Sarah Knauss

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Sarah Knauss
Sarah Knauss.jpg
Sarah Knauss at age 119 in 1999
Born Sarah DeRemer Clark
(1880-09-24)September 24, 1880
Hollywood, Pennsylvania, United States
Died December 30, 1999(1999-12-30)
(aged 119 years, 97 days)
Allentown, Pennsylvania, U.S.
Other names Sadie
Occupation Former manager, homemaker
Height 4 ft 7 in (1.40 m)
Title America's oldest person
Spouse(s) Abraham Lincoln Knauss
(1878 - 1965), (m. 1901–1965)
Children 1[citation needed]

Sarah DeRemer Knauss (née Clark; September 24, 1880 – December 30, 1999)[1] was an American supercentenarian. Knauss is the oldest person ever from the United States, as well as the second-oldest fully documented person ever behind Jeanne Calment. She was considered the world's oldest living person by Guinness World Records from April 16, 1998, until her death.[2][3][4][5][6][7]

Biography[edit]

She was born Sarah DeRemer Clark on September 24, 1880 in Hollywood, Pennsylvania, a small coal mining village. She married Abraham Lincoln Knauss in 1901; he became a prominent Lehigh County, Pennsylvania Republican leader, and the recorder of deeds. She was a homemaker and manager for an insurance agency.[2]

At age 116, she was recognized as being the new United States national longevity record holder, then thought to have been held by Carrie C. White (reportedly 1874–1991).[2] In 1998, she is thought to have become the world's oldest person when 117-year-old Canadian Marie-Louise Meilleur of Quebec died. When her family members told her of her newfound fame, her response was a smile and "So what?"[2][8]

Knauss lived through seven wars involving the U.S. and the administrations of 23 presidents.[1] At her death, she was one of seven living generations of her family.[9]

She died in Allentown, Pennsylvania on December 30, 1999 at the Phoebe-Devitt Homes Foundation nursing home, which had been her residence for nine years.[2] She credited not letting things upset her as being the 'secret' to her longevity.[A][2][7]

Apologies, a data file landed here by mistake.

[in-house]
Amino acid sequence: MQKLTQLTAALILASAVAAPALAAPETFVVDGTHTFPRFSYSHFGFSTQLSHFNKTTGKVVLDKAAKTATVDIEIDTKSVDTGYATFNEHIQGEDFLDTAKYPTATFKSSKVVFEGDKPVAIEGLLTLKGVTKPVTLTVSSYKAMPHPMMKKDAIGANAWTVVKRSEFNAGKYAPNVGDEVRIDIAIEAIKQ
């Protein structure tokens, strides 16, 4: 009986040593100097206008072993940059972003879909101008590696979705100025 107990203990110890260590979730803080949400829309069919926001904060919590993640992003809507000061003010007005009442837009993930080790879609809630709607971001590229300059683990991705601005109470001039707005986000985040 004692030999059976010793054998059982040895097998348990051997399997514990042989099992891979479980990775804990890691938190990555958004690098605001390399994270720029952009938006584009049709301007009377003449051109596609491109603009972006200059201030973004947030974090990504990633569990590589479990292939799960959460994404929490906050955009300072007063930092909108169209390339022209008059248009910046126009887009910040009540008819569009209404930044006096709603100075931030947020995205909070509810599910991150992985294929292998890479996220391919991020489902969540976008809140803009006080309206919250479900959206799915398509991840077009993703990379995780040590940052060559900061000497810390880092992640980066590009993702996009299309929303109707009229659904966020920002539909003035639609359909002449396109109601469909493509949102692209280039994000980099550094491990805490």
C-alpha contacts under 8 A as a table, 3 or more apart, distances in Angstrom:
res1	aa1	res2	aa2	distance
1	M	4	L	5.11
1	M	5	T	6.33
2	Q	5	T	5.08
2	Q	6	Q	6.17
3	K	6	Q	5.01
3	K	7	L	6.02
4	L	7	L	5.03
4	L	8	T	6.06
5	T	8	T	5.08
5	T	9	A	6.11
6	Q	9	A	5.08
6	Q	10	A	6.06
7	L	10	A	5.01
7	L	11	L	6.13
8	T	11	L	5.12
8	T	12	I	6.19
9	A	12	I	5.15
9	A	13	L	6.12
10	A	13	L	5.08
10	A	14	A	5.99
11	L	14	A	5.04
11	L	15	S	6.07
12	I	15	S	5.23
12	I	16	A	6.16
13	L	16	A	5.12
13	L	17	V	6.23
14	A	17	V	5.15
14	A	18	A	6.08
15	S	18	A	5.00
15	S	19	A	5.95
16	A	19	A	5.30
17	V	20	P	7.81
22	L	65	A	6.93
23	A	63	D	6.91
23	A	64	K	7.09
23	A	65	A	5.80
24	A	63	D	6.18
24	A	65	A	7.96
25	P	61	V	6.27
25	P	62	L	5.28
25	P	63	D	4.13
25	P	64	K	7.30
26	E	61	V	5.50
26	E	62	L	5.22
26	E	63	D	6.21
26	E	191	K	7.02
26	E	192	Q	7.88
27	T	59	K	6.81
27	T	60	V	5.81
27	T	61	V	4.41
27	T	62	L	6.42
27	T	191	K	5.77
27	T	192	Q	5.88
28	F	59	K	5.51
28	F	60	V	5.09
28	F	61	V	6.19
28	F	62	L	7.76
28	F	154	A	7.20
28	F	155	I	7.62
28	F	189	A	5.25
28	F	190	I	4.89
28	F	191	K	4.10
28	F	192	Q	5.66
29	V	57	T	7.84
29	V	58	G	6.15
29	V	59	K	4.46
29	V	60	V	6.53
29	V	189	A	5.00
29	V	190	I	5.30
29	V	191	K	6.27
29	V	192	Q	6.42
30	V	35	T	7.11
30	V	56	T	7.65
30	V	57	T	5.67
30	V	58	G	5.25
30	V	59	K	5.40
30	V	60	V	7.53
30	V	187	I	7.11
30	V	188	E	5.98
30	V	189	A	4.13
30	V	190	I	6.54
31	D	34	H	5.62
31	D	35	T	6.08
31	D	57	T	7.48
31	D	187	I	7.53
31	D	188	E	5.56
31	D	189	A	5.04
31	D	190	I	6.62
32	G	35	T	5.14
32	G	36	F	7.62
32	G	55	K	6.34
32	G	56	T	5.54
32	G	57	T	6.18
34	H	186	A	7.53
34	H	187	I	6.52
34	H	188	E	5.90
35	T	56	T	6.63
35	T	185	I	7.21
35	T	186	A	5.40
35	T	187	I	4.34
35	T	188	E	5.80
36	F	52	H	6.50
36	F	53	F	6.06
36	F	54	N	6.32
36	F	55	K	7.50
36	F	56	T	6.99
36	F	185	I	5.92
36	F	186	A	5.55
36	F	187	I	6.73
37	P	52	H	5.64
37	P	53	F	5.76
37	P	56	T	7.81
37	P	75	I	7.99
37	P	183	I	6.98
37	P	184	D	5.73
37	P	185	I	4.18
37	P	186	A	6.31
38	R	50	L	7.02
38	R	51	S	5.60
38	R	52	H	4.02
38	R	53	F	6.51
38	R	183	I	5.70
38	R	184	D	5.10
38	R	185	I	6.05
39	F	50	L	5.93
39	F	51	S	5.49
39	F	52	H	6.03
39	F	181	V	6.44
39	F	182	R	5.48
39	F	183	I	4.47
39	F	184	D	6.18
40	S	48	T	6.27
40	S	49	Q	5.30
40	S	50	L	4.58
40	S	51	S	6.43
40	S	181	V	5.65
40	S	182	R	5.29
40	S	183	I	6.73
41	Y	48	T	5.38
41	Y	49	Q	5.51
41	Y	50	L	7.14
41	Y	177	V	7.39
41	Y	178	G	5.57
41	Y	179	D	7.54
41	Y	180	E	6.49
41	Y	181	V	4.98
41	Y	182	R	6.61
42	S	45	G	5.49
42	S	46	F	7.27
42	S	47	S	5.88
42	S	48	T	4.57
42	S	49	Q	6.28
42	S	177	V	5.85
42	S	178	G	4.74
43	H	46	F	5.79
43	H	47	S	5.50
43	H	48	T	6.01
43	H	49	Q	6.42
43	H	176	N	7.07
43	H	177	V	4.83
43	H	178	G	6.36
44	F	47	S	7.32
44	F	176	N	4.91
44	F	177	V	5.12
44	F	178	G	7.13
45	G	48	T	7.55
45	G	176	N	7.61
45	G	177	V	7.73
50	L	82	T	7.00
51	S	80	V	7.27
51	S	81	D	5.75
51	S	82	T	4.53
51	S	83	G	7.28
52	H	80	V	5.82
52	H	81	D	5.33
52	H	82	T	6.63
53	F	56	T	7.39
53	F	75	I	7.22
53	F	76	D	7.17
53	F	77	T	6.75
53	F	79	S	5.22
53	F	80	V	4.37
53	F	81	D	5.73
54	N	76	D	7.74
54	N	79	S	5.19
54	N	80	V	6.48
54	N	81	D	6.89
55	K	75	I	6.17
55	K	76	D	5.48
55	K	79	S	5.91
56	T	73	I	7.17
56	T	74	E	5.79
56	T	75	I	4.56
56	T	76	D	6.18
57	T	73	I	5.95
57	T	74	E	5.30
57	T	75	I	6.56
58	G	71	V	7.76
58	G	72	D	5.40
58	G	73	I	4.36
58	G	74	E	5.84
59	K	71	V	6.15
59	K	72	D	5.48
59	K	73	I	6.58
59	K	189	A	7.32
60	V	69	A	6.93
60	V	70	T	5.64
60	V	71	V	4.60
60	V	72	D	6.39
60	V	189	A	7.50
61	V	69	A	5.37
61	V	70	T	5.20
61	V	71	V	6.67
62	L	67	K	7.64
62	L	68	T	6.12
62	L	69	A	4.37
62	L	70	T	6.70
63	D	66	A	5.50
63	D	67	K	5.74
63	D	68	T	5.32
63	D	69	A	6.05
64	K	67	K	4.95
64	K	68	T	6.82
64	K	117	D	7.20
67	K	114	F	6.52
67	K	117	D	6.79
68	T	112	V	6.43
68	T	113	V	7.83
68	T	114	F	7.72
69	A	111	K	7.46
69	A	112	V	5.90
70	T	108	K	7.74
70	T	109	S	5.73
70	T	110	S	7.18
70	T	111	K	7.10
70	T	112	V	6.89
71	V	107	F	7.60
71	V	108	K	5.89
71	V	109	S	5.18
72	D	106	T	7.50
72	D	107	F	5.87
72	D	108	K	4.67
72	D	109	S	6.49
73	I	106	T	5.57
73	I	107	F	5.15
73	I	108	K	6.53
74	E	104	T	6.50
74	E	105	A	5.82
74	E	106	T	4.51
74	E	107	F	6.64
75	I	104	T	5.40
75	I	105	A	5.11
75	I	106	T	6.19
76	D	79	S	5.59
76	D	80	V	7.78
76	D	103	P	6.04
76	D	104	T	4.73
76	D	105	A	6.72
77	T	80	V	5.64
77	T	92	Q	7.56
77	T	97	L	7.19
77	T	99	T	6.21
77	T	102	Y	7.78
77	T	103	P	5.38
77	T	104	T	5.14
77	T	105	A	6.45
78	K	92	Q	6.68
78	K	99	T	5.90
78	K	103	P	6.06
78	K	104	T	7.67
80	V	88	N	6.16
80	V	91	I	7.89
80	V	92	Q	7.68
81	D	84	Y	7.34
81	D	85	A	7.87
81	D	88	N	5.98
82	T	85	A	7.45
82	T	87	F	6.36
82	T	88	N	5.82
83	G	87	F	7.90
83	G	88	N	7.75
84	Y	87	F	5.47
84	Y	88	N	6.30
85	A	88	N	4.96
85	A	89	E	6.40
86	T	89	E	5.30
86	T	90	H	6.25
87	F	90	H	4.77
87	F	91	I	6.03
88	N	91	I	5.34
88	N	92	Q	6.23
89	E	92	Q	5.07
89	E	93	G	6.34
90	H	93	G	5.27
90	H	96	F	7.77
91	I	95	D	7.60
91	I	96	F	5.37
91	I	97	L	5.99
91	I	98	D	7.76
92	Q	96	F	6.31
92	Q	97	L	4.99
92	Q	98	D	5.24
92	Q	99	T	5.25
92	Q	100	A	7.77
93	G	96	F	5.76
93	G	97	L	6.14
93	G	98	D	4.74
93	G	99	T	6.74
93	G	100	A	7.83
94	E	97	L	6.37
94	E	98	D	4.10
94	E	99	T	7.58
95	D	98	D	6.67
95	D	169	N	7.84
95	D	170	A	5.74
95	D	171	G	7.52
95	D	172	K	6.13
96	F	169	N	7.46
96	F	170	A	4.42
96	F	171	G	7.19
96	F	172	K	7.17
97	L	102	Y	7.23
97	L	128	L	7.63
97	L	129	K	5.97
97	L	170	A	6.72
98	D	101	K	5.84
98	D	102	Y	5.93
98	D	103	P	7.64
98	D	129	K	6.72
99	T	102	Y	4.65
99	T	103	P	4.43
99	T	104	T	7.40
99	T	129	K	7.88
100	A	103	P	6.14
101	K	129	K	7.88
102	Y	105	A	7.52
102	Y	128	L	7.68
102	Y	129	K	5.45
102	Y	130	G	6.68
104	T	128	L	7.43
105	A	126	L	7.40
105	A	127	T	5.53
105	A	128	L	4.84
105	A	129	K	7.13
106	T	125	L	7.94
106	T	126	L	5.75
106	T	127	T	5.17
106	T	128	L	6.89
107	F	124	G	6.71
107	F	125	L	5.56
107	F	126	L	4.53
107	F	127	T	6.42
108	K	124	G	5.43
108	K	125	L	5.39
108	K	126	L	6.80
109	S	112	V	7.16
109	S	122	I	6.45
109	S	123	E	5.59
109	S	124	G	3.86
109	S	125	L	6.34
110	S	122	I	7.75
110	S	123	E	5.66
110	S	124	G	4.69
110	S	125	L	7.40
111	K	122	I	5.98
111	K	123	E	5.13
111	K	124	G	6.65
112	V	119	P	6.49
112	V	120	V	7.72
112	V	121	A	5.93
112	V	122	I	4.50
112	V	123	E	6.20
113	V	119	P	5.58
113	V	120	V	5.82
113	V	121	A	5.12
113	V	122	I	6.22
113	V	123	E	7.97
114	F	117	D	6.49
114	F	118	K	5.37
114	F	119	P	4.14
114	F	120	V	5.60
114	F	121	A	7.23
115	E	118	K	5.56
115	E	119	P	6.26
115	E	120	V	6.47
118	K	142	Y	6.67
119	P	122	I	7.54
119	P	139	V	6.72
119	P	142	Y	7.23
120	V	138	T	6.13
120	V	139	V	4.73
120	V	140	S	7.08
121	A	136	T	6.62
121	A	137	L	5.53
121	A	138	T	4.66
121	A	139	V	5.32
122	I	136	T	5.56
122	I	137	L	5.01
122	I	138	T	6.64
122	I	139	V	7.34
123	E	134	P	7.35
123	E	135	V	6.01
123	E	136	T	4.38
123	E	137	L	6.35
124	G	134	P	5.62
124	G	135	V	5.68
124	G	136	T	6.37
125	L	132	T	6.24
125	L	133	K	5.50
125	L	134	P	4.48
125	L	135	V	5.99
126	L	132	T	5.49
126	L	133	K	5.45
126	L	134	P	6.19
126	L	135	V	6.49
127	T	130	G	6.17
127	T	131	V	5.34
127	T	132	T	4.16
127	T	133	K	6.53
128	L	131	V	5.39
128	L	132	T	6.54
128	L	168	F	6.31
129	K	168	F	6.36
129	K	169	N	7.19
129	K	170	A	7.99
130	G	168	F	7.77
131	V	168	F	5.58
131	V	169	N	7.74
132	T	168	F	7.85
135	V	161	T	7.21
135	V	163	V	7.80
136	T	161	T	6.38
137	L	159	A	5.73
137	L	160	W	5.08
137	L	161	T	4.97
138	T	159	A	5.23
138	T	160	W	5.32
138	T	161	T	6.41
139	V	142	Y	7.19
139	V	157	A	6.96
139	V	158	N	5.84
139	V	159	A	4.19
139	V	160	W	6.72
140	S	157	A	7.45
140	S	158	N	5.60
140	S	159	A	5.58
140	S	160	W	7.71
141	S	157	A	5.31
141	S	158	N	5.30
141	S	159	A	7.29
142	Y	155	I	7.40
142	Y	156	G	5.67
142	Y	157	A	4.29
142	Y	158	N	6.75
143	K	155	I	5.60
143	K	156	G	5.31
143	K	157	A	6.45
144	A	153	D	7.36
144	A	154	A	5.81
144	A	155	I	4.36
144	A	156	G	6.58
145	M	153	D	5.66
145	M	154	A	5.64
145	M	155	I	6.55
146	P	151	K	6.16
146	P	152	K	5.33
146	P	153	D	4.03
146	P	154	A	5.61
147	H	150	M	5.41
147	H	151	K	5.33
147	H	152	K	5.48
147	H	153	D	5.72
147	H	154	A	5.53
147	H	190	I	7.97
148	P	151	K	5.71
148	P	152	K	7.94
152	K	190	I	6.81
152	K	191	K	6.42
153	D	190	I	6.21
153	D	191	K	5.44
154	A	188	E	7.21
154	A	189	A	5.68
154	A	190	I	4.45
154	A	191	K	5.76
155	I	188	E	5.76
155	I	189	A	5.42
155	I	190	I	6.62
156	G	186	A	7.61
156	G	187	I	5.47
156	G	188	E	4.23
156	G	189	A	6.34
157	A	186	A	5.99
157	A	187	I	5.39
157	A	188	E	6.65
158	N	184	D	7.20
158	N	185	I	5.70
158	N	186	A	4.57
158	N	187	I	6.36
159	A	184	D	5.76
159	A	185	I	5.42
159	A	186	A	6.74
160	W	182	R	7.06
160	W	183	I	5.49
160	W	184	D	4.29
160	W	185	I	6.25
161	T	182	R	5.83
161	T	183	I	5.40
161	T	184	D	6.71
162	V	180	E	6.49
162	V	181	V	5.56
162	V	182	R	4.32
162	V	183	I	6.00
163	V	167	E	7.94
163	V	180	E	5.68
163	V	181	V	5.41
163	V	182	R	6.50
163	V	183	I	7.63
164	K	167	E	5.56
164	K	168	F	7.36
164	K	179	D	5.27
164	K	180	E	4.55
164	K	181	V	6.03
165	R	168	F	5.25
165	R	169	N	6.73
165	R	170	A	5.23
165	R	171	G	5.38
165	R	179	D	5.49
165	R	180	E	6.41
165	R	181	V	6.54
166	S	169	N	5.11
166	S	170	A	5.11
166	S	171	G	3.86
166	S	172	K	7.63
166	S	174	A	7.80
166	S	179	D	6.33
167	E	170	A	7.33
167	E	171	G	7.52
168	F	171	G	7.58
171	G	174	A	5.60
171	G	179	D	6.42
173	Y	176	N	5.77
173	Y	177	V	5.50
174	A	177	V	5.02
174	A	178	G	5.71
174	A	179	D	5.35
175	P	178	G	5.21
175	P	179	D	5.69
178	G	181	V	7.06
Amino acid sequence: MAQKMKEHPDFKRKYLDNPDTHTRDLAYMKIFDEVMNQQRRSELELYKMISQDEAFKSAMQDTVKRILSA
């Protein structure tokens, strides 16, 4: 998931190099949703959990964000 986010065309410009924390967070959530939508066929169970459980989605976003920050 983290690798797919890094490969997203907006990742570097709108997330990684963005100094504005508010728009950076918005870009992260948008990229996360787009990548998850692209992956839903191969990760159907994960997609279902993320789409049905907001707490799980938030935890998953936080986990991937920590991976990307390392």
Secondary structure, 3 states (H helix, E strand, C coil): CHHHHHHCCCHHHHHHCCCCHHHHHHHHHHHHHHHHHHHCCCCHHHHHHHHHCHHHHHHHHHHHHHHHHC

Of her death, state senator Charlie Dent, who had attended her 115th birthday in 1995, said, "Mrs. Knauss was an extraordinary woman who pushed the outer limits of longevity. This is a sad occasion, but she certainly had an eventful life."[10]

See also[edit]

References[edit]

Notes[edit]

  1. ^ Her daughter, Kathryn Sullivan, aged 96 at the time, opined that Knauss is "a very tranquil person and nothing fazes her."[2]

Citations[edit]

  1. ^ a b Newton, Christopher (31 December 1999). "Sarah Knauss, world's oldest person, dies at 119". Athens Banner-Herald. Online Athens. Retrieved 25 October 2014. 
  2. ^ a b c d e f g Merrill, Gary F. (February 3, 2015). Our Aging Bodies. New Brunswick, New Jersey: Rutgers University Press. ISBN 9780813575261. Retrieved December 7, 2015. 
  3. ^ "Nothing Fazes Oldest Woman". Associated Press. April 19, 1998. Retrieved December 9, 2007. 
  4. ^ "World's oldest person dies. She is the oldest verified American in history". The Guardian. London. January 1, 2000. Retrieved December 9, 2007. 
  5. ^ "Sarah Knauss, World's Oldest Person Dies at 119". The Nevada Daily Mail. Harrisburg, Pennsylvania. Associated Press. November 30, 1999. Retrieved December 5, 2015. 
  6. ^ "World's oldest person misses millennium.". CNN via WebCite. Retrieved March 23, 2008. 
  7. ^ a b Harris, Timothy (2009). Living to 100 and Beyond. Winsted, CT: ACTEX Publications. p. 85. ISBN 1566986990. ISBN 9781566986991. Retrieved December 6, 2015. 
  8. ^ Newton, Christopher (Dec 31, 1999). "Sarah Knauss, World's Oldest Person Dies at 119". Lakeland Ledger. Harrisburg, Pennsylvania. Associated Press. Retrieved December 5, 2015. 
  9. ^ Enriquez, Juan (October 25, 2005). As the Future Catches You: How Genomics and Other Forces Are Changing Your Life, Work, Health & Wealth. New York: The Crown Publishing Group, Three Rivers Press. p. 96. ISBN 9781400047741. Retrieved December 7, 2015. 
  10. ^ "Sarah Knauss, oldest person, dies at 119". Genealogy.com. December 31, 1999. Retrieved February 18, 2013. 

External links[edit]